Today we reverse the order of the Sweet & Sour Service Awards, starting with the Sour Service Award.
The Sour Service Award goes to the City of Cape Town, which has found fit to impose numerous bureaucratic rules and regulations for the Oranjezicht City Farm Saturday morning market to no longer operate, two years after it first opened and which has been haled as a success by tourists and locals alike! It sounds like a bungling bureaucracy at its worst, for a project that has the good of the community and artisanal food and beverage suppliers at heart. The Oranjezicht City Farm NPC directors Sheryl Ozinsky, Kurt Ackermann, Tania Miglietta, and Miles Gad wrote to their supporters on Thursday, announcing the closure of the Market:
‘As you may be aware, the Oranjezicht City Farm has not been in a position to erect the tents in Homestead Park for our weekly Saturday Market Day for the past several weeks. As part of our urgent and sustained engagement with the key decision-makers and others up to the highest levels of the City and Provincial governments, a further application was submitted to Heritage Western Cape as required by the City of Cape Town. That application was considered yesterday, 26 November 2014, with the decision made to deny our request. We had been hopeful that our application would be granted, subject to conditions that would show full respect for the heritage fabric of the site, but also allow Market Day to remain viable. However, in addition to thedenial of our application to erect the tents, new requirements were introduced by Heritage Western Cape that increase the difficulty of securing permissions for the site, and limit the scale of the market beyond viability. These include:
- The recent rezoning of Homestead Park by the City of Cape Town that appears not to have followed due process and therefore may not be valid and must first be resolved
- An investigation into potential title deed restrictions not previously raised by any of the authorities, including when permission was granted for establishment of OZCF (which is on part of the same Erf as Homestead Park)
- New archaeological investigations of sub-surface heritage resources in Homestead Park
- A market carrying-capacity analysis and site plan for Homestead Park
Given these new requirements, the time it would take to address and resolve them will extend well into 2015 and perhaps beyond. Additionally, it would take additional expenditure and prioritisation from several departments within the City of Cape Town to address these requirements, leaving the process and its progress well outside of our scope of control, and us only able to influence indirectly and to a limited extent. Further, even with the fulfilment of these requirements, there is no assurance that the permission we have been seeking for Market Day for well over a year would be granted.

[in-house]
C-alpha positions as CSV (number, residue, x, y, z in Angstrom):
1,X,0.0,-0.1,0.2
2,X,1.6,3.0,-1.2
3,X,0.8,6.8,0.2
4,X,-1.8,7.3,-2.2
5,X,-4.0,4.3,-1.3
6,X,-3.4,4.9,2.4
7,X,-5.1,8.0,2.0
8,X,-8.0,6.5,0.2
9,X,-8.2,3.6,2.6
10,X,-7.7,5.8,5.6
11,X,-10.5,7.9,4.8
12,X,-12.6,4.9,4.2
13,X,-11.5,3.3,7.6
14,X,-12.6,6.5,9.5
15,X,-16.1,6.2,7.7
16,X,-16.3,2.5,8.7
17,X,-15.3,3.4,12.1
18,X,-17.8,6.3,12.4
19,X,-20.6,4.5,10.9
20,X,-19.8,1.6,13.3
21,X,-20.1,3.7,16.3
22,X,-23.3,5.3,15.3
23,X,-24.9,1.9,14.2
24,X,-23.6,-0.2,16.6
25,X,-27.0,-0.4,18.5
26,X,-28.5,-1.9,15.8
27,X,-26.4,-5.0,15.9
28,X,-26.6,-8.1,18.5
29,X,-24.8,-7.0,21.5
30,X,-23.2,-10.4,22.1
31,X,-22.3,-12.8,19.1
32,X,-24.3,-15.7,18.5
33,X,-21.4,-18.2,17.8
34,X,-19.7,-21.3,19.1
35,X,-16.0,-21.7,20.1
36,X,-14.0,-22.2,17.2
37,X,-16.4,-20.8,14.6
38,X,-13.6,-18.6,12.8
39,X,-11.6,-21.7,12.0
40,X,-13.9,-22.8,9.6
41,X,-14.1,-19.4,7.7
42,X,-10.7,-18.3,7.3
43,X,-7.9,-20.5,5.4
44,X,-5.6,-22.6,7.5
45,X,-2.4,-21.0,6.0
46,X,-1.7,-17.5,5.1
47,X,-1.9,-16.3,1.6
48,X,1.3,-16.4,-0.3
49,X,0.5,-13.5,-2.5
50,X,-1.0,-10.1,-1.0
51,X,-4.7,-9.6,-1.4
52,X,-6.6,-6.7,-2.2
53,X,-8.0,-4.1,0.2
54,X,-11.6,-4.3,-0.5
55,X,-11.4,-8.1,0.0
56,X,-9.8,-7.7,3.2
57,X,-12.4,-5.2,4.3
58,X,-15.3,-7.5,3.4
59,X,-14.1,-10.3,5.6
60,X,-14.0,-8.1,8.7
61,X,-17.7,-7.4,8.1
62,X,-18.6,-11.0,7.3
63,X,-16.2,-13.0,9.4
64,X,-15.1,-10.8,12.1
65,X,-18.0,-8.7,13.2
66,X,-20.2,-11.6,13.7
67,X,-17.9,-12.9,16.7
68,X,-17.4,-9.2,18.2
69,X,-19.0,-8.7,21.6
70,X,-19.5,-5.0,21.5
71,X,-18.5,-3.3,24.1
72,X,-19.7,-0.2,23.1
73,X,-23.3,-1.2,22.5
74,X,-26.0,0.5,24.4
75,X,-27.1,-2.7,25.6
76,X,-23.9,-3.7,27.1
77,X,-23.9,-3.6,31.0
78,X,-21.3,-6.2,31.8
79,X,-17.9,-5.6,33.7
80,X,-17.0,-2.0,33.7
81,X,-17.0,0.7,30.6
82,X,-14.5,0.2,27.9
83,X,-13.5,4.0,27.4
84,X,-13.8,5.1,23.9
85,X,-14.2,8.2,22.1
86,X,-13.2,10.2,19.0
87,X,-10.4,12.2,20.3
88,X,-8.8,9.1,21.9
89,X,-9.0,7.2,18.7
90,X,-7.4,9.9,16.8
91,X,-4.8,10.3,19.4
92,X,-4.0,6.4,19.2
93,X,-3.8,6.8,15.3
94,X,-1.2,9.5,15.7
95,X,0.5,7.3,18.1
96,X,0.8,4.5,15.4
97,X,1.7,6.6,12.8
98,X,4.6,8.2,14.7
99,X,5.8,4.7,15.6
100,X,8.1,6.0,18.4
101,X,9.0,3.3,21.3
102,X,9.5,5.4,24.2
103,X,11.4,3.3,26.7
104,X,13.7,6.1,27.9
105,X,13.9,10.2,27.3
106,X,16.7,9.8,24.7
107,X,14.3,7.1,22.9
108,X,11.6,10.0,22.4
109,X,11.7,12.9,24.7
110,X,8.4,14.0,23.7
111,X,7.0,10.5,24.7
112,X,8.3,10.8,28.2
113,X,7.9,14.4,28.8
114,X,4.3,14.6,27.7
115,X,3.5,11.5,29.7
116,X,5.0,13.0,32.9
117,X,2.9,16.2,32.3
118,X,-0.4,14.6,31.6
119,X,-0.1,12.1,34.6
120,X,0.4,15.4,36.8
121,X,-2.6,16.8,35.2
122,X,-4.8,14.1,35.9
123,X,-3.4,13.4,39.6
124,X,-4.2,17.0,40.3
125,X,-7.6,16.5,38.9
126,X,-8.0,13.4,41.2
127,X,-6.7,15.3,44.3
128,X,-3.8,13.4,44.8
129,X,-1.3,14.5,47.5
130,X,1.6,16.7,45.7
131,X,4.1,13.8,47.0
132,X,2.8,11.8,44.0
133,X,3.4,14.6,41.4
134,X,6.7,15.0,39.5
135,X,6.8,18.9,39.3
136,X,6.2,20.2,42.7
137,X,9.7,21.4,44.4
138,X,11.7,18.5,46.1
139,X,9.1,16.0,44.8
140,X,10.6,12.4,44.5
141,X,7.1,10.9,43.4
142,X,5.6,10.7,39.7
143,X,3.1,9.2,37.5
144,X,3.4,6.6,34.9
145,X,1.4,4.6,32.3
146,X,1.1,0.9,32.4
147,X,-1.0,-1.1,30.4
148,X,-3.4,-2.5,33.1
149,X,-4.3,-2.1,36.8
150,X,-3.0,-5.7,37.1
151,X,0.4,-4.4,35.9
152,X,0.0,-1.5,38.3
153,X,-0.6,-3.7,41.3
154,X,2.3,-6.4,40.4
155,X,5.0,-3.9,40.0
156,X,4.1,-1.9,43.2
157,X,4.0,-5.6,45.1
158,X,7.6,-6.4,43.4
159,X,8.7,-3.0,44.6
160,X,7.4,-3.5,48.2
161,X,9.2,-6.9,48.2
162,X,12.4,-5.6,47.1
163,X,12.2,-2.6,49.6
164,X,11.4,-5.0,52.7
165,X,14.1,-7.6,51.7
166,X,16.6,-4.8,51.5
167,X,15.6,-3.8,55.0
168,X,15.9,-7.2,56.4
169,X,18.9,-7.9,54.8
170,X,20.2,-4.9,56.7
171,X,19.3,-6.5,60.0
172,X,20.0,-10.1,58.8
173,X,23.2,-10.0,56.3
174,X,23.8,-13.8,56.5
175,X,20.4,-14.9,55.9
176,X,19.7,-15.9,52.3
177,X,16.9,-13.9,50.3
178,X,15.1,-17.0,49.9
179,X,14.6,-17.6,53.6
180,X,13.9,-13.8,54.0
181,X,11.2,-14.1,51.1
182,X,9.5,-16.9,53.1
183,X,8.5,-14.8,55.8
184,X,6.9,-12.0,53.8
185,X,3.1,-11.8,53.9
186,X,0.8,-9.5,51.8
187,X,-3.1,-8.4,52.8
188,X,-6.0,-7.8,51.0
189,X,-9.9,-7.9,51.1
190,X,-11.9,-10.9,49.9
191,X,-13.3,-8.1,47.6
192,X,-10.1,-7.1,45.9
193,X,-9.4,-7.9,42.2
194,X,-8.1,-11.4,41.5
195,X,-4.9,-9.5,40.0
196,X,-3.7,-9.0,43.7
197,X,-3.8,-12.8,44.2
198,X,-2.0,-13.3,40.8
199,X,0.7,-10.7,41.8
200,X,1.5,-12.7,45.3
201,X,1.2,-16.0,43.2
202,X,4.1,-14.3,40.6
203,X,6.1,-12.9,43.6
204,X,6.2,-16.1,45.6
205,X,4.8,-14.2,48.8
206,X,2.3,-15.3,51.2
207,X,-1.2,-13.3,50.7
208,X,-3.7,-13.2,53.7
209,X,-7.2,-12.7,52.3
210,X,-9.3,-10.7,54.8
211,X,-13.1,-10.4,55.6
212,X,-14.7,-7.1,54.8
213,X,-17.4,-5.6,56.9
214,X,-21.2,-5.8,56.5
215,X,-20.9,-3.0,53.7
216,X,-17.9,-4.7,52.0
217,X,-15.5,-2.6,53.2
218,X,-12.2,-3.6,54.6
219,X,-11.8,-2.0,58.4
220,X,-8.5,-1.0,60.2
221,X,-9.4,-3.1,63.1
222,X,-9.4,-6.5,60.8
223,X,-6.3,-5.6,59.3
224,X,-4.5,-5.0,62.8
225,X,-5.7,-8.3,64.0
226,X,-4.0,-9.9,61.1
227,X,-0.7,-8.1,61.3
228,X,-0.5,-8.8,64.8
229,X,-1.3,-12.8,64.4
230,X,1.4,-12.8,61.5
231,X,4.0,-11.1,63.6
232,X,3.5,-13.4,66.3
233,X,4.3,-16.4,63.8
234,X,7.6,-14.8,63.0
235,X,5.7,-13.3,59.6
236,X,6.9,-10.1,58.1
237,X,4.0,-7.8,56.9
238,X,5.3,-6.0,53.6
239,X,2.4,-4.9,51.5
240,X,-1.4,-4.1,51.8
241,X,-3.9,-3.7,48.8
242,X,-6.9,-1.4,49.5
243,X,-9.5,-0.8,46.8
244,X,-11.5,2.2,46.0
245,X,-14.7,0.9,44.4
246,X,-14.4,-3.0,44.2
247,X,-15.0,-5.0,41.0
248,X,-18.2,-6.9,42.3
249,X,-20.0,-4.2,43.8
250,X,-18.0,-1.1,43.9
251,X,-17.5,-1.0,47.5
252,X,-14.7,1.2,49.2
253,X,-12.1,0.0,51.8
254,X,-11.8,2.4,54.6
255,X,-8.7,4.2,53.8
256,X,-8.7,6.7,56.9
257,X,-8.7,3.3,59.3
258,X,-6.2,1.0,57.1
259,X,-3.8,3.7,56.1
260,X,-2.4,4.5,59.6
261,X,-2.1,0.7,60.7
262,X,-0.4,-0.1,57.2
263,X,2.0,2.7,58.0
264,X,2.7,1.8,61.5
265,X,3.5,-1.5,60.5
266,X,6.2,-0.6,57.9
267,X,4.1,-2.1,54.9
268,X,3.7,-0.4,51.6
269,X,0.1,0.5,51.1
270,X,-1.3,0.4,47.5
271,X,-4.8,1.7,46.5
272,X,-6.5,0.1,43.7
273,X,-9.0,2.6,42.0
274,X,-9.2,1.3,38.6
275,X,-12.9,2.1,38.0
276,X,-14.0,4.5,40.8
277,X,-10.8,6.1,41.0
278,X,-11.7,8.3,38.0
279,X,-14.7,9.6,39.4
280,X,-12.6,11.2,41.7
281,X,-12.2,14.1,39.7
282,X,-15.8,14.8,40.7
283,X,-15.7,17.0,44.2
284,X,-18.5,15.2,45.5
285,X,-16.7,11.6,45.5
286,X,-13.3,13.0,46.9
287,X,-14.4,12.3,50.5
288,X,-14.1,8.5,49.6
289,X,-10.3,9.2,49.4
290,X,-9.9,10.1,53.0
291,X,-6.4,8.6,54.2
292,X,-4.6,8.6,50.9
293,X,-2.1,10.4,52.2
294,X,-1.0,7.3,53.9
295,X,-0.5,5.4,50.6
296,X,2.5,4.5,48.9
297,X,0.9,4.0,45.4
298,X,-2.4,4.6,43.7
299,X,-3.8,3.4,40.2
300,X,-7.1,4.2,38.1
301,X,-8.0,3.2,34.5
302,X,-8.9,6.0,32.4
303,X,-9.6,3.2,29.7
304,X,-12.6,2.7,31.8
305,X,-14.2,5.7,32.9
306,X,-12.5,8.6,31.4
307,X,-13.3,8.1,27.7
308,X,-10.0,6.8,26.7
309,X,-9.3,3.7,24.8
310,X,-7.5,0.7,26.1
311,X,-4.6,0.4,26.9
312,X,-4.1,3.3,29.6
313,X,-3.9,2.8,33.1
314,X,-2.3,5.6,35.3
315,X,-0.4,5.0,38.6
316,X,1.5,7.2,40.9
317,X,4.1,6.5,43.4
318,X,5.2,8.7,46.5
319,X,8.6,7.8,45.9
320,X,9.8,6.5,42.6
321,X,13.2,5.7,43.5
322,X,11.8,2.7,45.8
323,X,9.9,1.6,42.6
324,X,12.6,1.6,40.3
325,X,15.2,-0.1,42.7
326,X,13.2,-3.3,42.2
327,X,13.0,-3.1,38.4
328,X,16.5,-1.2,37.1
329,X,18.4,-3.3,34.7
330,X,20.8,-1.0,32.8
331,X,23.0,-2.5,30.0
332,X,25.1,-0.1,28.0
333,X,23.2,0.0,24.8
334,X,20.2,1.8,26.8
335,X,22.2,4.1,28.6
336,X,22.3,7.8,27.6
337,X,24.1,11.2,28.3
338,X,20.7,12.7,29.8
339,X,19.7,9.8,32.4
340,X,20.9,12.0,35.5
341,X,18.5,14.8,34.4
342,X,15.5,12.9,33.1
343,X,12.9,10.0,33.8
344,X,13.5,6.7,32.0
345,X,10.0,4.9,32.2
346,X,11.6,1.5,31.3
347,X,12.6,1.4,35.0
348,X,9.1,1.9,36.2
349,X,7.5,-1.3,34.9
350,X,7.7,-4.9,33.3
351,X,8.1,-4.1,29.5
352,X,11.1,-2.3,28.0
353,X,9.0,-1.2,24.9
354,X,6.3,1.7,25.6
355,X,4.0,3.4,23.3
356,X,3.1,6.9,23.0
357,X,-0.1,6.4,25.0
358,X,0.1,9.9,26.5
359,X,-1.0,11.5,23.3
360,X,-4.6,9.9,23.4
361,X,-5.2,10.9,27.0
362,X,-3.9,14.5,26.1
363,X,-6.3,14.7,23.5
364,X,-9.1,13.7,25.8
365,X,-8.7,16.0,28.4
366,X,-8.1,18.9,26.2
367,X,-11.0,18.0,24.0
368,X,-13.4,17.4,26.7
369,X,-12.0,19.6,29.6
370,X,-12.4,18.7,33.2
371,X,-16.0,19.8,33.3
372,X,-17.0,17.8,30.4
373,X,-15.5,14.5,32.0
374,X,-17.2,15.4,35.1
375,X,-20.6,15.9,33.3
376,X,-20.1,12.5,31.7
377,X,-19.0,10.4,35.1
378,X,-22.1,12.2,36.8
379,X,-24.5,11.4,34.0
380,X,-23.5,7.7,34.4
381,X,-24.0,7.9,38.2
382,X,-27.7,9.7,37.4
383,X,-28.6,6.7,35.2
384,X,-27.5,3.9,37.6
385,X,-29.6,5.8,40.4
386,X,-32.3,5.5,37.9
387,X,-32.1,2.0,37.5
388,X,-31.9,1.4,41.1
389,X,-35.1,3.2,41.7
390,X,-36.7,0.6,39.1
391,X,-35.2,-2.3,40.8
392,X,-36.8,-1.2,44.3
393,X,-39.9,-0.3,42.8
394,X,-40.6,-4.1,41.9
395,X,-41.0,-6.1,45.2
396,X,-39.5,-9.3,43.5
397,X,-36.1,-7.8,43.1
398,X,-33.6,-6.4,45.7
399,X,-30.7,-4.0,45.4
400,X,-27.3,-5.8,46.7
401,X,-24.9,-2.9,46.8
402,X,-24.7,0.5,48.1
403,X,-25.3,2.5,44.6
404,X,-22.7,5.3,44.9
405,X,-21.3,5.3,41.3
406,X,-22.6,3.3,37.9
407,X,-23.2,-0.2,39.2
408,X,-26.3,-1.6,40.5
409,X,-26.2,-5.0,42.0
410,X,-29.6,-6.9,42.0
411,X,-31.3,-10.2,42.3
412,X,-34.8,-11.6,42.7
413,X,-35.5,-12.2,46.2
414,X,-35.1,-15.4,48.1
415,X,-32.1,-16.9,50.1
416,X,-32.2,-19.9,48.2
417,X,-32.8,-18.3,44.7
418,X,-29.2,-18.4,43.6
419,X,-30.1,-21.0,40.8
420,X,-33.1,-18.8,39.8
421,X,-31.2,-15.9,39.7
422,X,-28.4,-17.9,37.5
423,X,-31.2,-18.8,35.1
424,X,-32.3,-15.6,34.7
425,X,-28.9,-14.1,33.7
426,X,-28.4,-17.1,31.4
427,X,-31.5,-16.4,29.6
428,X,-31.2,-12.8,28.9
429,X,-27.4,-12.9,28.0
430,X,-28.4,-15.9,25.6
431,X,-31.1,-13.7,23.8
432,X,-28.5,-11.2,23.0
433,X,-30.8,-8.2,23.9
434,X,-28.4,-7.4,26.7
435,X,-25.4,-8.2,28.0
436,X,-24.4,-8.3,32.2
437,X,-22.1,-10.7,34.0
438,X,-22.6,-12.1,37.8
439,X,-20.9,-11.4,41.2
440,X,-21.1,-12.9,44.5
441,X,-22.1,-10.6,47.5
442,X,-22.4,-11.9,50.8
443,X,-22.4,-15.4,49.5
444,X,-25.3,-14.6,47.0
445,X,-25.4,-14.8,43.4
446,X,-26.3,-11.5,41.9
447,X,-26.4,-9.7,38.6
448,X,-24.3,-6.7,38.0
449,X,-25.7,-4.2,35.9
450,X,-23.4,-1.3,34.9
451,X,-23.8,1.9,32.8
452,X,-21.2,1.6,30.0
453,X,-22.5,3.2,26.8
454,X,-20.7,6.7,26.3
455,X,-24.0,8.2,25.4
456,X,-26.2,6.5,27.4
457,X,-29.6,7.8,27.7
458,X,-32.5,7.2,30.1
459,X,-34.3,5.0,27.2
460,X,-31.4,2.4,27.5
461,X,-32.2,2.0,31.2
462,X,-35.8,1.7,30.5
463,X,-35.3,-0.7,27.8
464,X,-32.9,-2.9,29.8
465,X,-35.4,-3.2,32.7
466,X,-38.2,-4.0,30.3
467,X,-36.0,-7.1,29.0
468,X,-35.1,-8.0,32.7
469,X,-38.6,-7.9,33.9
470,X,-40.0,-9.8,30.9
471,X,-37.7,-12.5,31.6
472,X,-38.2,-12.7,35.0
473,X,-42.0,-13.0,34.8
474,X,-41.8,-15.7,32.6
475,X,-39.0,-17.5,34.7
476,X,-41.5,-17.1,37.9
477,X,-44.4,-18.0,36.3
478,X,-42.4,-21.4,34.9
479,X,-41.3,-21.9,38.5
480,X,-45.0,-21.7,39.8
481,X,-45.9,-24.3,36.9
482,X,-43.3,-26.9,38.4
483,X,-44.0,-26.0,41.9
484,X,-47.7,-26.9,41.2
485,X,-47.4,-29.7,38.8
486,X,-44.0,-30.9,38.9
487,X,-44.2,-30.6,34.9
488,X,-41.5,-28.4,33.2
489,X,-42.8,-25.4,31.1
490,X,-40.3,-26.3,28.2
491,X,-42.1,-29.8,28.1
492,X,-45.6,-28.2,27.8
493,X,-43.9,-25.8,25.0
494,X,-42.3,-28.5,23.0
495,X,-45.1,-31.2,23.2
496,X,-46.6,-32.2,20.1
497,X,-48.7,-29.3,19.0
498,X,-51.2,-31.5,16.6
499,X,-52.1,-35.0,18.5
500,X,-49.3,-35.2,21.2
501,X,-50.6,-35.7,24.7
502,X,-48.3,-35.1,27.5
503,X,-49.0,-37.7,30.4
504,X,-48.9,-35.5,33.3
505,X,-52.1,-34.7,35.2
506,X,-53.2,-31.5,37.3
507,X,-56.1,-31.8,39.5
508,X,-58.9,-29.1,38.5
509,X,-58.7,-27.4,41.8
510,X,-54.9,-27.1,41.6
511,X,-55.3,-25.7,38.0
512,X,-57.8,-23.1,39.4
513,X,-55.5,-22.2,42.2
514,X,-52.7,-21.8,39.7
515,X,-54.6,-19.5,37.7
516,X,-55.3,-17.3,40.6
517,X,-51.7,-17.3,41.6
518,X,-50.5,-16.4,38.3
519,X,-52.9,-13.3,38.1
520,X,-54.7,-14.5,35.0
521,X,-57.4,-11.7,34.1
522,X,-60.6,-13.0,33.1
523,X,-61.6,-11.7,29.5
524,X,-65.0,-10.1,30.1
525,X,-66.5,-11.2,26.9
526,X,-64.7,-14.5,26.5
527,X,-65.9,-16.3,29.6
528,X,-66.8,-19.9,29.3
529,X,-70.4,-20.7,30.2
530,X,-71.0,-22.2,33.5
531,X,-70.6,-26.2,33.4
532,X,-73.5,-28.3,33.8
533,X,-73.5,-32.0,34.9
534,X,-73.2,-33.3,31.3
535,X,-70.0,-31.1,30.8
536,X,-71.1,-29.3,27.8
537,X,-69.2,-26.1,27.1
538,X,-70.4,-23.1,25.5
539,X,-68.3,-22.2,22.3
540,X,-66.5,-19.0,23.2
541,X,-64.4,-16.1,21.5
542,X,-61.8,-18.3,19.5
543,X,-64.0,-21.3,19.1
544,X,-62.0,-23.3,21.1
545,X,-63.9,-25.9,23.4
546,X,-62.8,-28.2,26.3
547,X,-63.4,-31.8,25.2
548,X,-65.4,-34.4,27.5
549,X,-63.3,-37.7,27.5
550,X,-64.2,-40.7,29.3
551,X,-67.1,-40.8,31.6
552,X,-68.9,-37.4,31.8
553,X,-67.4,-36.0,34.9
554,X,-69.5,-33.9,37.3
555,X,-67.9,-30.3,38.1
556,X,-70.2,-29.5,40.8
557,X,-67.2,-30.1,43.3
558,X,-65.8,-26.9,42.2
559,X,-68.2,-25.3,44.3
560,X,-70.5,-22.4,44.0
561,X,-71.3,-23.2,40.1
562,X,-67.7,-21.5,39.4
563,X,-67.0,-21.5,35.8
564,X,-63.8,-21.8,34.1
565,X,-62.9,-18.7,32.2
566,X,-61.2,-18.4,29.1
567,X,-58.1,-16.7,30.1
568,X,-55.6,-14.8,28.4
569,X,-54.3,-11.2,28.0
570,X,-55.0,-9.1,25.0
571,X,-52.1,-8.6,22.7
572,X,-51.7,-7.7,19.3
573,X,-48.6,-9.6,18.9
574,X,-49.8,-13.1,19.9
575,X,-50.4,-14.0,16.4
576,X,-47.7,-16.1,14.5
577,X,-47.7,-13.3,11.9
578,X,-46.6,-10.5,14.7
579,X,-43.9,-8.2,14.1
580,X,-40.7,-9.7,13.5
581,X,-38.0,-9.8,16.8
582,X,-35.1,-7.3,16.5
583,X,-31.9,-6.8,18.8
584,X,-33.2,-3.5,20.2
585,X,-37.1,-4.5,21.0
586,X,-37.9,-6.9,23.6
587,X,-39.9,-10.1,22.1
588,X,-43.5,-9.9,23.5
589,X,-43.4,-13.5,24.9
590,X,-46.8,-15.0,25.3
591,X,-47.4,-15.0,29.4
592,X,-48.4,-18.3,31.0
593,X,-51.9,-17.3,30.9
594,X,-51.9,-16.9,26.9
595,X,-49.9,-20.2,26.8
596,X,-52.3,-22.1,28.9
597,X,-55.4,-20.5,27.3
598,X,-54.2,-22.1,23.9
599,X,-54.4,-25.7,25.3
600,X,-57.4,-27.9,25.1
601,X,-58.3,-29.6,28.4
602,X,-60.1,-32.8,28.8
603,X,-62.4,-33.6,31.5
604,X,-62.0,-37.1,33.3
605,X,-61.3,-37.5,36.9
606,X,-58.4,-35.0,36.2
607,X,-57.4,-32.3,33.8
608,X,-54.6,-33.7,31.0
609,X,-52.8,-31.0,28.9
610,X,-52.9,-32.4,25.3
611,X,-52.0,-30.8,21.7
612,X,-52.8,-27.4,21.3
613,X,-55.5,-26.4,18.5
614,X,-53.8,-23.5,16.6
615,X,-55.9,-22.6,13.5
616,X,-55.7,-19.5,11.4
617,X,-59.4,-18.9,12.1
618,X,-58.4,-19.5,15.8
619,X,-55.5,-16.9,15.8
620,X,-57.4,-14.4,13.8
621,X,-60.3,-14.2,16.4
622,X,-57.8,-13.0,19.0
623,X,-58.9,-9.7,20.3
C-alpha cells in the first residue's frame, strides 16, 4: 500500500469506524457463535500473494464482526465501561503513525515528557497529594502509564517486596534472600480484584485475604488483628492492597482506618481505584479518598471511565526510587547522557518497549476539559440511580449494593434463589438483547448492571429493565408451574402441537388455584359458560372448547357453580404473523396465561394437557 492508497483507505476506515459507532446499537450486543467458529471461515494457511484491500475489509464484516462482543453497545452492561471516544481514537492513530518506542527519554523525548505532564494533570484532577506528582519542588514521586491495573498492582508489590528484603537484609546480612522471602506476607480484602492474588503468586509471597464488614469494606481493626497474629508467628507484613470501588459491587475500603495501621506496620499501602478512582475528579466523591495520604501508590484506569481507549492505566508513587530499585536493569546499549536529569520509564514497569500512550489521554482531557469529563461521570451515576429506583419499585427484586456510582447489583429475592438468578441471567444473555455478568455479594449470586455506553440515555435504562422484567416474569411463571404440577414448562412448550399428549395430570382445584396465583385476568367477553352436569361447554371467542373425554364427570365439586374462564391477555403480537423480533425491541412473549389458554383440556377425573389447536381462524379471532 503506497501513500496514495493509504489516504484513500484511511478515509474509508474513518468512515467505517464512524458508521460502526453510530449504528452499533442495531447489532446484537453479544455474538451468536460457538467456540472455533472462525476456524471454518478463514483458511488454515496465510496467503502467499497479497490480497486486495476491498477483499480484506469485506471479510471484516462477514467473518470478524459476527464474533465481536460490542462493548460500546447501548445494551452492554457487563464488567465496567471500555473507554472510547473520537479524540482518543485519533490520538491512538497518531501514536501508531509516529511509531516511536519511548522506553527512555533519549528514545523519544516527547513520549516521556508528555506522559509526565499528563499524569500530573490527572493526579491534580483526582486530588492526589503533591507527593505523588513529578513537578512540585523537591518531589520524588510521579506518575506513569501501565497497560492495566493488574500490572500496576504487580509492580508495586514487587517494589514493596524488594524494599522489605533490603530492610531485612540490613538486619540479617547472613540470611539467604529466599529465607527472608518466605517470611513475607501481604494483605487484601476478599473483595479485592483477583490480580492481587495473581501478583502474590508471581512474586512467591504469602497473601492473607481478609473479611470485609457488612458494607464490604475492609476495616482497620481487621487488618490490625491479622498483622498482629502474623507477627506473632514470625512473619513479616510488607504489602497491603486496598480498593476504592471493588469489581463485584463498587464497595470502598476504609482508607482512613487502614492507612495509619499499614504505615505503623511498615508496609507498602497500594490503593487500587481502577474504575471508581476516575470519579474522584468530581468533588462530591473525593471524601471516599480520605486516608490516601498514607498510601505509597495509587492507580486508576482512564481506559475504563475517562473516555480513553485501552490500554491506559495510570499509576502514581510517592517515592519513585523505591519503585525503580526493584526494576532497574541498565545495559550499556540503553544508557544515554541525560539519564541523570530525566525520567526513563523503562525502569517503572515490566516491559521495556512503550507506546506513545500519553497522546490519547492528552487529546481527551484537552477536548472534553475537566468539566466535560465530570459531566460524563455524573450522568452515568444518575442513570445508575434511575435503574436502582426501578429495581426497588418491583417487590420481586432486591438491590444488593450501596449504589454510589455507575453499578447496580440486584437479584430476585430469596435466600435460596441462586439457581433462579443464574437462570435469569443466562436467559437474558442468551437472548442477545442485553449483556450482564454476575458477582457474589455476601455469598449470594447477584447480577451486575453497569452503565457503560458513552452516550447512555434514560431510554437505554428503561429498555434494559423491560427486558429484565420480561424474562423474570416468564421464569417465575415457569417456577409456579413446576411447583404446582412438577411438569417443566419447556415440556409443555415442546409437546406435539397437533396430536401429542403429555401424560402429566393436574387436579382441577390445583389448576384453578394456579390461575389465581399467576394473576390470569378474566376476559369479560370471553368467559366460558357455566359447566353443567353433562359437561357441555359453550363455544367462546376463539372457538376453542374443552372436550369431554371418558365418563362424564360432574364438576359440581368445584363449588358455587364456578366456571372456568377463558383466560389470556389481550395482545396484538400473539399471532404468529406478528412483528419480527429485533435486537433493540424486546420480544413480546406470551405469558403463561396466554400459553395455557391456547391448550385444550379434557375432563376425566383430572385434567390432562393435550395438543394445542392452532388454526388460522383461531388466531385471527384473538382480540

We therefore come to the undeniable conclusion that the Oranjezicht City Farm Market Day needs to cease operating with immediate effect.
Over the past two years we have done everything that has been asked of us by the City of Cape Town in order to operate Market Day in Homestead Park. We have been told repeatedly by our councillor and responsible Mayco Member to continue to operate and followed the advice given by City of Cape Town officials regarding numerous applications and other documentation to file and processes to follow. As volunteers who have contributed thousands of working hours to date we cannot see a way to take on these additional requirements and keep Market Day going at a high standard as an open air, more limited, less frequent event. We also have little confidence that additional requirements will not surface, and that the goalposts will not be moved yet again.
The implications of this decision have serious negative consequences for the operations of OZCF, our farm workers, traders, small scale organic farmer suppliers, school groups, tourists, sponsors, our volunteers, the community and partner projects and organisations across the city and beyond. We are now assessing the best ways to keep OZCF operating at a sustainable level of excellence. We are saddened and disappointed that the flourishing Market Day we have all come to love and treasure cannot continue. OZCF will be hosting a public meeting on Wednesday 3 December 2014 at 18h30 at St. Cyprian’s School, Gorge Road in Oranjezicht and all are welcome to attend. We thank everybody who has shown us support‘.
The Sweet Service Award goes to Premier Helen Zille, for offering the lawns of Leeuwenhof, her official residence and located in Oranjezicht/Tamboerskloof, for the Market today, and on every Saturday for the period required to return the Market back to the Oranjezicht City Farm. Her offer came in response to the announced closure of the Market on Thursday. The Premier is trying her best to understand why the City of Cape Town is wanting to do everything in its power to make this community project face closure, and is trying to assist in rolling all bureaucratic impediments out of the way. (Photograph by Food24)
The WhaleTales Sweet & Sour Service Awards are presented every Friday on the WhaleTales blog. Nominations for the Sweet and Sour Service Awards can be sent to Chris von Ulmenstein at email@example.com. Past winners of the Sweet and Sour Service Awards can be read on the Friday posts of this blog. FOR THE DURATION OF MASTERCHEF SA SEASON 3 WE ARE MOVING THE SWEET & SOUR SERVICE AWARDS TO SATURDAYS.